Q: “also i have read prior to a dive to empty your lungs to the point where your spitting out any gasses left in the lungs and take one deep breath in from the bottom of your lungs to under the color bone , which surely has the same effect as hyperventilation because the exhail lower the co2 for your current homeostasis and increases the o2 level which makes the blood more alkali giving the bohr effect?”

      A:The exhale which we do prior to a dive… as long as its just ONE exhale… will not expel enough c02 in a single exhale enough to heavily effect the PPC02 in the Alveoli. You are simply removing any latent or stale air in the lungs to give yourself more ‘fresh’ air prior to a dive. As we are not lowering the Arterial PPC02 (by reducing the Alveoli ppco2) we will therefore not fall in the the negative effects of ‘early’ Bohr effect (whereby the oxygen molecules cannot release into the tissues where they are needed).

      Q:” also i have seen a yoga techniquue where you hold one nostril and exhail to the point where you cant anymore and inhail to the point you cant anymore to increase red blood cells is this apropiate ?”
      A: You cannot increase your red blood cell count significantly with anything but comprehensive treatment. I believe, after speaking to a Dr friend about this some time ago, that it takes weeks(if not months) to increase your red blood cell count. Red blood cells have a lifespan of about 120 days, so the process of creating them isnt quick.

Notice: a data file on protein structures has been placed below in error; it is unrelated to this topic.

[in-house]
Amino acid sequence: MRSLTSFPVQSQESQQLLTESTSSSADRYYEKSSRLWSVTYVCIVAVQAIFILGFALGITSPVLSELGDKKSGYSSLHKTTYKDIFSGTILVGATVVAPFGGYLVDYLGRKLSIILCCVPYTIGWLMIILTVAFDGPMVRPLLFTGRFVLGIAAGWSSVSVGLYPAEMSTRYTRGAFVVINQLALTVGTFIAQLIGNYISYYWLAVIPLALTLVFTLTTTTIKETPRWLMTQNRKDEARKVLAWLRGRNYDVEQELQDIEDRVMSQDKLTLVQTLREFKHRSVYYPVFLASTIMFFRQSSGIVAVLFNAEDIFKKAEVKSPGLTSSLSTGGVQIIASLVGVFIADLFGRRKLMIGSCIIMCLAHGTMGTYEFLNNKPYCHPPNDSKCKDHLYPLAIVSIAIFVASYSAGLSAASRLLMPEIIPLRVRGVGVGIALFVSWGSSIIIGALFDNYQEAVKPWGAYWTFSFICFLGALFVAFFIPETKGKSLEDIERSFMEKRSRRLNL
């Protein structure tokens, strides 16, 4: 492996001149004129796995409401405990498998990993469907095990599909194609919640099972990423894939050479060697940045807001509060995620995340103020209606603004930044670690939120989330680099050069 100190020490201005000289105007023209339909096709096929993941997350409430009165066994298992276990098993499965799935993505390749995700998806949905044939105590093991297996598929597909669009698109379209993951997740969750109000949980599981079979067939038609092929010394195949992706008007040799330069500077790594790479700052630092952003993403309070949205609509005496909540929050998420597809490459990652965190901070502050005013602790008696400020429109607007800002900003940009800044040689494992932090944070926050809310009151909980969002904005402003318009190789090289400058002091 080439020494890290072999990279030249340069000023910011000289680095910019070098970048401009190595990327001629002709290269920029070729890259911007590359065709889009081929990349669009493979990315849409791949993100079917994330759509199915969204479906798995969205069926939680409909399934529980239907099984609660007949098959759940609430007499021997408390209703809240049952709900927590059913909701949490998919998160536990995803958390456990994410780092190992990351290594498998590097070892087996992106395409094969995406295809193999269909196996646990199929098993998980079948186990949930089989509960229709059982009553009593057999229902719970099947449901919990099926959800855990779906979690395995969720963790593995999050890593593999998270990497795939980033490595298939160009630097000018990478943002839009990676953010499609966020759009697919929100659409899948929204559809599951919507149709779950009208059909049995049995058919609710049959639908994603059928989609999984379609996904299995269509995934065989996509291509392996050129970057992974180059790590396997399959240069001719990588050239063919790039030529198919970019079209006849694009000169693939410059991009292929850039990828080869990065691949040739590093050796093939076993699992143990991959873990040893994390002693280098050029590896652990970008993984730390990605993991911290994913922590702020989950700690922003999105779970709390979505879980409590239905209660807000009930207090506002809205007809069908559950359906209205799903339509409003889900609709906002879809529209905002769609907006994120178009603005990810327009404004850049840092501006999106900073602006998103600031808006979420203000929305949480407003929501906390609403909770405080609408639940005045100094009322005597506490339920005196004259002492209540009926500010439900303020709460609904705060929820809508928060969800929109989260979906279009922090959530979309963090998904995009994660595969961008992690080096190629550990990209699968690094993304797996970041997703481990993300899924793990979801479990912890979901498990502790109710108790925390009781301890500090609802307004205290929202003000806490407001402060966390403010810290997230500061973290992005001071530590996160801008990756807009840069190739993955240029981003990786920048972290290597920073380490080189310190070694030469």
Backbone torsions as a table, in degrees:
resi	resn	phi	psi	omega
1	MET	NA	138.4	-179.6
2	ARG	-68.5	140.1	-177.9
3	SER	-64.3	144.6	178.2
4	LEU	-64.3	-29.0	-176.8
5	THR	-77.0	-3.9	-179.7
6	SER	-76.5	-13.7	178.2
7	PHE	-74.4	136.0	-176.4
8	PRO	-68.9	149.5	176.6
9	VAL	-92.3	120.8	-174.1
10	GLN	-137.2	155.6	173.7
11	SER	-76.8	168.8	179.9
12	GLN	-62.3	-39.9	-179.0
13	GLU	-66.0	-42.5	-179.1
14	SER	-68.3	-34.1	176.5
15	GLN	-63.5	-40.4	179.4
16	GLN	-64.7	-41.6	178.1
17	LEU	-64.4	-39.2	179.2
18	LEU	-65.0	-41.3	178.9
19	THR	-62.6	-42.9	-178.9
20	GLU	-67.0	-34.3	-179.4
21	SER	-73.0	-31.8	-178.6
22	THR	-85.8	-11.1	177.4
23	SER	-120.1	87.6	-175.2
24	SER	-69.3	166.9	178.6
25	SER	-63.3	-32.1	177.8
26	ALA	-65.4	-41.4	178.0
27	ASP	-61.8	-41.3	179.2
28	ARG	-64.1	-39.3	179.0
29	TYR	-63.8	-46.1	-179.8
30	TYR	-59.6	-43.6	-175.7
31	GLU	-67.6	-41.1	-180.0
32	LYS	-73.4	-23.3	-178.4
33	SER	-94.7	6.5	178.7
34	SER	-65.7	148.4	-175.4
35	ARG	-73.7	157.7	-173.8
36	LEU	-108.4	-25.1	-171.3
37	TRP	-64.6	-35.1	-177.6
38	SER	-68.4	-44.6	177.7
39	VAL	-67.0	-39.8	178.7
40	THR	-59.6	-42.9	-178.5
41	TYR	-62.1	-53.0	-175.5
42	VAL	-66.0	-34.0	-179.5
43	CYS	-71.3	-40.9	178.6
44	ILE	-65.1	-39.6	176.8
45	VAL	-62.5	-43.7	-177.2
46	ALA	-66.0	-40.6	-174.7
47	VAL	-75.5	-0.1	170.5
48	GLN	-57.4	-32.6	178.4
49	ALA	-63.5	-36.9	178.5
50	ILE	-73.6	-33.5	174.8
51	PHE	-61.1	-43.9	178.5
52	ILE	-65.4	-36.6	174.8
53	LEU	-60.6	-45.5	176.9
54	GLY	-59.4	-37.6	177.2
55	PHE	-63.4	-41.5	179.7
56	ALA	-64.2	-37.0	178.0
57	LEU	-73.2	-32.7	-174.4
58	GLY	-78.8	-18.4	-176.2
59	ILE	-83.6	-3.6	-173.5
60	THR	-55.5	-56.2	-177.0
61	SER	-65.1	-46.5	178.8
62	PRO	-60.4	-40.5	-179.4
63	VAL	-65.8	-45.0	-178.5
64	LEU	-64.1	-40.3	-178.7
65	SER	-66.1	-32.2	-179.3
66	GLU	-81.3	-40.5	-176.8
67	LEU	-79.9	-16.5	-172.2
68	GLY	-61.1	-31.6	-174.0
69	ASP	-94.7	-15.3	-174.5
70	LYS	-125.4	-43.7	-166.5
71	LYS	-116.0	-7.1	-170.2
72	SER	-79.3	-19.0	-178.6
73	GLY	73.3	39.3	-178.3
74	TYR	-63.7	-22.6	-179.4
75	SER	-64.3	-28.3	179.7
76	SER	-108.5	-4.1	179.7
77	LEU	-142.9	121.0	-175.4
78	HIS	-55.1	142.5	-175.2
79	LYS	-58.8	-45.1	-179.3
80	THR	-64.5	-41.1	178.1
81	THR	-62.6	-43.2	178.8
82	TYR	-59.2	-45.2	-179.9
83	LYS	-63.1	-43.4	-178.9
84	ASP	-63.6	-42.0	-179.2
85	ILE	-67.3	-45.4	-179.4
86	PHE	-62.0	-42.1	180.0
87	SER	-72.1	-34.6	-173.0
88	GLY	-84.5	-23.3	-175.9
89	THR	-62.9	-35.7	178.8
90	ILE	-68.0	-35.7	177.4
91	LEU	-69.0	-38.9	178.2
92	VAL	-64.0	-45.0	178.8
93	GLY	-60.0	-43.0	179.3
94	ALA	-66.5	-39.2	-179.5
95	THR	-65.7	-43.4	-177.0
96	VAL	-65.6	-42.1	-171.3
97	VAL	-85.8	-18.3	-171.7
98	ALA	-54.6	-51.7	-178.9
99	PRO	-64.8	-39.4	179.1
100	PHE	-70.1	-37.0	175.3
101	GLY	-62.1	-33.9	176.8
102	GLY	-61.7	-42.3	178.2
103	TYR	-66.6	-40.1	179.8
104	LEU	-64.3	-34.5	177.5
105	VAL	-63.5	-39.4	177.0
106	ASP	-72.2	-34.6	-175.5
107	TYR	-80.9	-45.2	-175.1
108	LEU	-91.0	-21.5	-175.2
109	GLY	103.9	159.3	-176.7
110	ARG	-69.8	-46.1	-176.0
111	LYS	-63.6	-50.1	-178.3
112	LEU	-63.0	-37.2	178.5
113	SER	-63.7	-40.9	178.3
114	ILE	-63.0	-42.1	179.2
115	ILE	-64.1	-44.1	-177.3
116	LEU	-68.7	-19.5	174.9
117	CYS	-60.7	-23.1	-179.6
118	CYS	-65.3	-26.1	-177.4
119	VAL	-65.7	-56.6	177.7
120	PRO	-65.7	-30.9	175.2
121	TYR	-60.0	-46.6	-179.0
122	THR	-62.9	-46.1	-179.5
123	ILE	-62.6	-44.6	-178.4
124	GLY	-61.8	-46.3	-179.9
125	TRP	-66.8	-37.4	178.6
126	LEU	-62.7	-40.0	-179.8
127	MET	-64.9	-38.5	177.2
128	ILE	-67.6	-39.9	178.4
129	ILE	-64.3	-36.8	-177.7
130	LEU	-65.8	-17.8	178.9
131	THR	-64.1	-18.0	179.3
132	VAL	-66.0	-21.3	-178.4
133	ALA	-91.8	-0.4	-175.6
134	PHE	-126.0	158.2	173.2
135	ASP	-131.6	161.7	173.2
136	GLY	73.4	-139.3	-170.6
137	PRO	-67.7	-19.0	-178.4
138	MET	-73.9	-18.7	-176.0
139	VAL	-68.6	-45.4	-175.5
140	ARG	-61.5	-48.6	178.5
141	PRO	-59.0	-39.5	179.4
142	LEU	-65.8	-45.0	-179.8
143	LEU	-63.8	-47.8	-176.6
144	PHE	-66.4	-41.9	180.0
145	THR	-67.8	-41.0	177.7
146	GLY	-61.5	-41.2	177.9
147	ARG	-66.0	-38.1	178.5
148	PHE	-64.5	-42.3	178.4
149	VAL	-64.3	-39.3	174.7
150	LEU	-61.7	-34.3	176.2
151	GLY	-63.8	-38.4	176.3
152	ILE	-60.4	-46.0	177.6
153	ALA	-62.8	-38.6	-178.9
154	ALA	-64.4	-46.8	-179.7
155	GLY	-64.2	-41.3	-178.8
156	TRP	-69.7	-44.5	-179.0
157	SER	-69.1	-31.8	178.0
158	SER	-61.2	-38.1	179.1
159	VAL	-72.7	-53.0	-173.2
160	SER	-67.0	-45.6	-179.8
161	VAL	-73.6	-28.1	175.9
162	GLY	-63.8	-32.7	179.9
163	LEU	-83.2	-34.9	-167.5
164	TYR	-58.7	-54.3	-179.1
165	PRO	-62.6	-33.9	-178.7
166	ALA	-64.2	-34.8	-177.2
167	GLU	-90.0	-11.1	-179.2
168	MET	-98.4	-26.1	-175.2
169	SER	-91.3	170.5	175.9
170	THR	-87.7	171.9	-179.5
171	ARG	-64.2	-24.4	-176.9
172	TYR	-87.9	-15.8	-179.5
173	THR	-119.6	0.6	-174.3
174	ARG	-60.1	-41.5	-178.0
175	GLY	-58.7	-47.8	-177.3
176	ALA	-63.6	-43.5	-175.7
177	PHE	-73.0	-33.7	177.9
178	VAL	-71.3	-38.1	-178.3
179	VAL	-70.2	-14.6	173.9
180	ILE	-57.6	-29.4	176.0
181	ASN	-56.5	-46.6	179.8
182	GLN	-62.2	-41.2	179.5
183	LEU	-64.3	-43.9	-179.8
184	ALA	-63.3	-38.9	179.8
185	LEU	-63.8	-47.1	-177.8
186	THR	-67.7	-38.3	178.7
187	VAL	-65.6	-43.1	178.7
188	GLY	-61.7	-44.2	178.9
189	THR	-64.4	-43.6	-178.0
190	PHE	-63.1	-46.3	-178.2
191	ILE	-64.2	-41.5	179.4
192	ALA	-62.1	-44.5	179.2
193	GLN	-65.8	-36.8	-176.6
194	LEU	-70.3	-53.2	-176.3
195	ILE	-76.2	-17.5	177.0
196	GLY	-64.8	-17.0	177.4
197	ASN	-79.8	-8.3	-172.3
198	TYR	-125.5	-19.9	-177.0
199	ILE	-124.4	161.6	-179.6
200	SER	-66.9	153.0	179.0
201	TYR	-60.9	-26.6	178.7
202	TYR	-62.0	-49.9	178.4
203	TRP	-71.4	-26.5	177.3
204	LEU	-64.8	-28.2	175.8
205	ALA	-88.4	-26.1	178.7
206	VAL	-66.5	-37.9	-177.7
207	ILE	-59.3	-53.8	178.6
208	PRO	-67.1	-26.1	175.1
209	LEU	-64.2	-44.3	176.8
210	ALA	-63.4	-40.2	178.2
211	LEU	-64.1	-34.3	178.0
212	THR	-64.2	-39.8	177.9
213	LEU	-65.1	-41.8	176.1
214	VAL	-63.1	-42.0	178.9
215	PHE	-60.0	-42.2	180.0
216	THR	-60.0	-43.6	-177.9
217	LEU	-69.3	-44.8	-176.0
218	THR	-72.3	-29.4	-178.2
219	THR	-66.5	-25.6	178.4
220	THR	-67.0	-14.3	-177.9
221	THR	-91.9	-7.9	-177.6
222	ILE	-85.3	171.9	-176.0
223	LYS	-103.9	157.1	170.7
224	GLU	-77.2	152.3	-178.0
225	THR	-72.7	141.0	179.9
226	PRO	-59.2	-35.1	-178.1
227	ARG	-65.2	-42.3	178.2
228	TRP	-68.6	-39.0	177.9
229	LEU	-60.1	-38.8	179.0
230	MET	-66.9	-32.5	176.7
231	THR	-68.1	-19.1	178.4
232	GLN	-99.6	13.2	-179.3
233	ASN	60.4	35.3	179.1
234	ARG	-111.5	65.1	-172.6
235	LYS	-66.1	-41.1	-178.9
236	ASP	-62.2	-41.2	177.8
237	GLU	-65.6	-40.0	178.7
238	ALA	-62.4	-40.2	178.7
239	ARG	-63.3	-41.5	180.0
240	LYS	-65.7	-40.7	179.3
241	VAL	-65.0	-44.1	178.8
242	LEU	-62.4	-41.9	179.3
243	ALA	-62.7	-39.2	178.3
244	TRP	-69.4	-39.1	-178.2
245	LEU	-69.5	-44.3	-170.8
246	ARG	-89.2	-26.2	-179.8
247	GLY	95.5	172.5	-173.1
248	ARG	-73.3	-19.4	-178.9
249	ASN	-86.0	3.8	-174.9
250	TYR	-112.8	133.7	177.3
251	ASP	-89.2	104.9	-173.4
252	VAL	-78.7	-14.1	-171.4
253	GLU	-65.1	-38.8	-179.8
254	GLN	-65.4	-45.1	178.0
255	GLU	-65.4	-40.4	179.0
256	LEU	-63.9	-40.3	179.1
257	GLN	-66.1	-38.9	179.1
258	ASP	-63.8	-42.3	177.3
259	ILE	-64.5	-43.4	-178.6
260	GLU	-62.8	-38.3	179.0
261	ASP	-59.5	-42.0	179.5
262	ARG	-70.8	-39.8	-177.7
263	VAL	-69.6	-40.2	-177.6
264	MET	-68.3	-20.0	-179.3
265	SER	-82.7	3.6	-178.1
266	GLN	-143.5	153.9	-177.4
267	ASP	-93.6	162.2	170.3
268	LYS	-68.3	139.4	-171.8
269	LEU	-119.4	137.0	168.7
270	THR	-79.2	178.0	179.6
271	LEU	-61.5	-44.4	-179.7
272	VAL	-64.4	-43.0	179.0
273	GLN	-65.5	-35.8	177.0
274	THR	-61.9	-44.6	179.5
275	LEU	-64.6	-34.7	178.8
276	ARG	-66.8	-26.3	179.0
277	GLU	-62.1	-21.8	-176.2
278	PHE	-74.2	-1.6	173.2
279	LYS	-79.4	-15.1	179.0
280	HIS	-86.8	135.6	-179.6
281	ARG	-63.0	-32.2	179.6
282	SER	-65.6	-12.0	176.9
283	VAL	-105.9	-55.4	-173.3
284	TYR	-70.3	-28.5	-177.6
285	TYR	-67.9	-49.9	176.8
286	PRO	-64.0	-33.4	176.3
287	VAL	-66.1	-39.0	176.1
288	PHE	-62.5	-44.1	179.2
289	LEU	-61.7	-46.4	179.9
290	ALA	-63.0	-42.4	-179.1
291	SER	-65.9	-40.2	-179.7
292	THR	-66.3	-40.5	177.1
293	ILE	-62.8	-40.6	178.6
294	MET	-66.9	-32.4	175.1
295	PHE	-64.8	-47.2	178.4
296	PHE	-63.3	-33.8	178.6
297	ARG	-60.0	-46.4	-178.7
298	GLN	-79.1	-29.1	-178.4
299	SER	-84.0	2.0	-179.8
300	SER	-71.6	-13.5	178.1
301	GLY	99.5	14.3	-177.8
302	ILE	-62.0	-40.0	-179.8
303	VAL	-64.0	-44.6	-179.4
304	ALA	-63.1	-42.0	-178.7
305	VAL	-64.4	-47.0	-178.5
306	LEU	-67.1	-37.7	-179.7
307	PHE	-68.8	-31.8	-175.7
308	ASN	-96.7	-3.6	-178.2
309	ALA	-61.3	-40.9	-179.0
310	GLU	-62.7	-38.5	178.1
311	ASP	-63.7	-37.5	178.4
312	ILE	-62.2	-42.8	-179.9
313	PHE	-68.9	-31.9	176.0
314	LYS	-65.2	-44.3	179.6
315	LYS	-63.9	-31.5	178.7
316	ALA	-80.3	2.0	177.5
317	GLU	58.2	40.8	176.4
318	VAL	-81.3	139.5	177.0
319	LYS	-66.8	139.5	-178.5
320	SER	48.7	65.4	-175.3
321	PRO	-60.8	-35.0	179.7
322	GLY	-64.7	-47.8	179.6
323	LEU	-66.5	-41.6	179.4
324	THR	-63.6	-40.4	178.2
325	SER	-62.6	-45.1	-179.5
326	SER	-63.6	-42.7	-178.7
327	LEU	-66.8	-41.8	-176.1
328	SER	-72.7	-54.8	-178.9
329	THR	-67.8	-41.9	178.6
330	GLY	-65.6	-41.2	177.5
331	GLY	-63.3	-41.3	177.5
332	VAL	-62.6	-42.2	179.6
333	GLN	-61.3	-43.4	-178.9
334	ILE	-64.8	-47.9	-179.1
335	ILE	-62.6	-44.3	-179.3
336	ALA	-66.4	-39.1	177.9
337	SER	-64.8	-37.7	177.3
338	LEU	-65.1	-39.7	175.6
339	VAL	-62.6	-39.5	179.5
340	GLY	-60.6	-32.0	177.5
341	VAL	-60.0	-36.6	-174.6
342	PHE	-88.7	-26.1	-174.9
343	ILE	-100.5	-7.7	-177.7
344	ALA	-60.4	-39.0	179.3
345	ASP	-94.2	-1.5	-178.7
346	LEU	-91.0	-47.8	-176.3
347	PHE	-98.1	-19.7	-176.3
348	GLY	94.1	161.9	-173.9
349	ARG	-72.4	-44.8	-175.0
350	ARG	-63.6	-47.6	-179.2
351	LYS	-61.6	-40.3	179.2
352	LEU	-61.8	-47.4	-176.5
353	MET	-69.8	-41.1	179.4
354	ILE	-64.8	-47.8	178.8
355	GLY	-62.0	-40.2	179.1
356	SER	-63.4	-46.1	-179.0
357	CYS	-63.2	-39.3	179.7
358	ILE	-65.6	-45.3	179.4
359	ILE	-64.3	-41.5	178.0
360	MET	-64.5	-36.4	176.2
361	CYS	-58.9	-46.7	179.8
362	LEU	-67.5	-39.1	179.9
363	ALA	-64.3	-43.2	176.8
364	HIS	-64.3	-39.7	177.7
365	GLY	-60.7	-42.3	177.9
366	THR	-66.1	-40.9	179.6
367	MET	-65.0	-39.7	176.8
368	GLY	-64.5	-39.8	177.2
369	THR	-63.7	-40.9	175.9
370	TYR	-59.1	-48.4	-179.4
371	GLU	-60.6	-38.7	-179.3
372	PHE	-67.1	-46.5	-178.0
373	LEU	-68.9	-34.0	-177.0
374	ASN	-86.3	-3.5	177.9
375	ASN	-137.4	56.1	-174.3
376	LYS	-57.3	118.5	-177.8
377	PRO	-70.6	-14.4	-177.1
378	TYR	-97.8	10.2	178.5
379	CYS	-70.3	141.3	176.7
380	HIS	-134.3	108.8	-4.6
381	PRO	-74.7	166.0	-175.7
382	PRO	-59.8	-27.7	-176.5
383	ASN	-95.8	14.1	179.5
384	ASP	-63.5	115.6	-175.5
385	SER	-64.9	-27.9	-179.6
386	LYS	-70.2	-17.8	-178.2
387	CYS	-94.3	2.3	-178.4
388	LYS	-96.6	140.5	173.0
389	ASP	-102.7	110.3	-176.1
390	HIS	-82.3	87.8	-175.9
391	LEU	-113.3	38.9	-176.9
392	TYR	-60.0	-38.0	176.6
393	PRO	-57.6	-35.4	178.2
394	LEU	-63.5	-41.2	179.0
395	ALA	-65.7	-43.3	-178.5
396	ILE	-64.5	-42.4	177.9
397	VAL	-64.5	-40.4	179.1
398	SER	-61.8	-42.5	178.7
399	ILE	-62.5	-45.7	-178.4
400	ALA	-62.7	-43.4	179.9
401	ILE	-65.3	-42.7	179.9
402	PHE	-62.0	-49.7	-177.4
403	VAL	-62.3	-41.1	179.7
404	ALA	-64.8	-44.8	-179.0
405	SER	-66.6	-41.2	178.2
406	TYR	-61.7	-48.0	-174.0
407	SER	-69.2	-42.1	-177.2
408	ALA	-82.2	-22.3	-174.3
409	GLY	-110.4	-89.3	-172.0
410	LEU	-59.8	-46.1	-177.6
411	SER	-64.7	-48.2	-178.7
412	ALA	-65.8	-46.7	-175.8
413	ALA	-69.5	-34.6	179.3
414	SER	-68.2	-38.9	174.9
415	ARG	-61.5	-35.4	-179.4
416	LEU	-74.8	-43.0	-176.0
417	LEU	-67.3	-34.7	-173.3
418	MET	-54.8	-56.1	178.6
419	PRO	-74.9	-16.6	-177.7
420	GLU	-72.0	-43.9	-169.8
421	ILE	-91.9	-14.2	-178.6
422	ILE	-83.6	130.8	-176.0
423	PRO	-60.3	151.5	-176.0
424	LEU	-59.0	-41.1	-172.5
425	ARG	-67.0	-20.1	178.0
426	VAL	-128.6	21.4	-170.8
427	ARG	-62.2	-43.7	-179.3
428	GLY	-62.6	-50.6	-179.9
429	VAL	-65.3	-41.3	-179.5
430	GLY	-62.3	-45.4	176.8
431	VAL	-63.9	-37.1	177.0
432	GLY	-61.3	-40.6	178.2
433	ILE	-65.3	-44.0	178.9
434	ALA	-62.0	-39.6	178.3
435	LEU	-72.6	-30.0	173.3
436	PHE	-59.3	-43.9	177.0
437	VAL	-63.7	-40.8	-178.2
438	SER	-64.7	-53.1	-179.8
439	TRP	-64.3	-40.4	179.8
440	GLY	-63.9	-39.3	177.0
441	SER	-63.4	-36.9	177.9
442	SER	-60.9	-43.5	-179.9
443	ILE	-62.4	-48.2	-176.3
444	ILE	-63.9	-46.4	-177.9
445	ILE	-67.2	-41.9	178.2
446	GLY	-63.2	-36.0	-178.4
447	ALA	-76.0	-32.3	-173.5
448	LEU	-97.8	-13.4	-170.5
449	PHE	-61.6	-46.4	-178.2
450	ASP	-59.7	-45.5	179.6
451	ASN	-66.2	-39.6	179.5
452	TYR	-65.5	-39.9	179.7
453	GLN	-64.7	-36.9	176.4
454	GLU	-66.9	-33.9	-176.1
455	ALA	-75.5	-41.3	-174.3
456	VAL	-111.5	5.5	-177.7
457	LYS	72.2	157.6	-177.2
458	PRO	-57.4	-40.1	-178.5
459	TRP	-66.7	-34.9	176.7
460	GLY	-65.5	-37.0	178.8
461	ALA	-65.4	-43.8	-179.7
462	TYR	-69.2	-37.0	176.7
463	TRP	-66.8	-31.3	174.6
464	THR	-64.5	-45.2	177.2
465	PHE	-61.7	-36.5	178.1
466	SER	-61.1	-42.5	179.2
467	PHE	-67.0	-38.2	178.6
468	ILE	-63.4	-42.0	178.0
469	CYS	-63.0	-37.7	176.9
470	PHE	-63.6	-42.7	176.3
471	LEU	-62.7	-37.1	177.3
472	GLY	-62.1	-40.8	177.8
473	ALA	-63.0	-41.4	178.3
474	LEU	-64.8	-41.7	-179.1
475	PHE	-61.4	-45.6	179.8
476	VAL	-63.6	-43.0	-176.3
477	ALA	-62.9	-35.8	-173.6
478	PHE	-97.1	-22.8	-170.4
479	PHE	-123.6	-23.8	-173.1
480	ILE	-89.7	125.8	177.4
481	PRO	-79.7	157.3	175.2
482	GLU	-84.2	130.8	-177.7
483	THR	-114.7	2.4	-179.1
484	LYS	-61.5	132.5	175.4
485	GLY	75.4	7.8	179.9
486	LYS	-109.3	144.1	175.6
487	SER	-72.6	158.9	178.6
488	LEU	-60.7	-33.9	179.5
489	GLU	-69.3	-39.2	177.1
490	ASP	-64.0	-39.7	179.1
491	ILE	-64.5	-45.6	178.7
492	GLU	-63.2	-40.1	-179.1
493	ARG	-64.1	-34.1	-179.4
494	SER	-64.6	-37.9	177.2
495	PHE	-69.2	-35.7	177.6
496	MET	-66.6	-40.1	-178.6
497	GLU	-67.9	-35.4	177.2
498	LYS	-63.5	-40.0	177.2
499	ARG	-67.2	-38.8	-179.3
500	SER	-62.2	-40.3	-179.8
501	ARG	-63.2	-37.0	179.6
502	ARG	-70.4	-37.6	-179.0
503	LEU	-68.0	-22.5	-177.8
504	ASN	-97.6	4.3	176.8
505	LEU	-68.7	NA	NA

Hope that helps!

  2. Hola! I’ve been following your web site for a long time now and finally got the courage to go ahead and give you a shout out from Houston Texas! Just wanted to mention keep up the great work!

  3. Hyperventilation is both increase in the rate as well as depth of breathing. Why are then the PCO2 levels declining without a concomitant increase in PO2 levels?

    1. Post
      Author

      It is carbon dioxide that tells hemoglobin to release oxygen to the tissues. If you have a low level of CO2, hemoglobin will hang onto its oxygen molecules (this is called the Bohr effect) and your cells and tissues, including the brain, will suffer from a lack of vital oxygen.

    2. In a healthy person, breathing normally, blood leaving the lungs is close to 100% oxygenated. Hyperventilation can therefore not significantly increase blood oxygenation but it will dramatically reduce your CO2 levels. As stated in the article CO2 levels are the main trigger for breathing, so you remove the trigger to breath without increasing the oxygen supply.

  4. I’m an inexperienced spearo but a recreational scuba/free diver. Biggest problem is location as I’m based in South Wales . I read somewhere that you can increase your breath holding ability (mostly efficiency) through cardio fitness by as much as 25% in as little as one month . Does this hold true?

    1. Post
      Author

      Thanks for commenting! Thats a bit specific to be honest, everyone is different. For that to work it would mean that perhaps you increased your cardio fitness by 25% in one month!
      Certainly working on anaerobic ability could easily increase your breath-hold by 25%, assuming you are new to the sport, as the increases early on can be astonishing. A sensible combination of anaerobic, aerobic and apnea training is what you need to progress.
      I run 3x a week, focusing on fartlek runs rather than long distance, and do apnea walks etc whenever i get the chance. In the summer im diving nearly everyday so that helps too.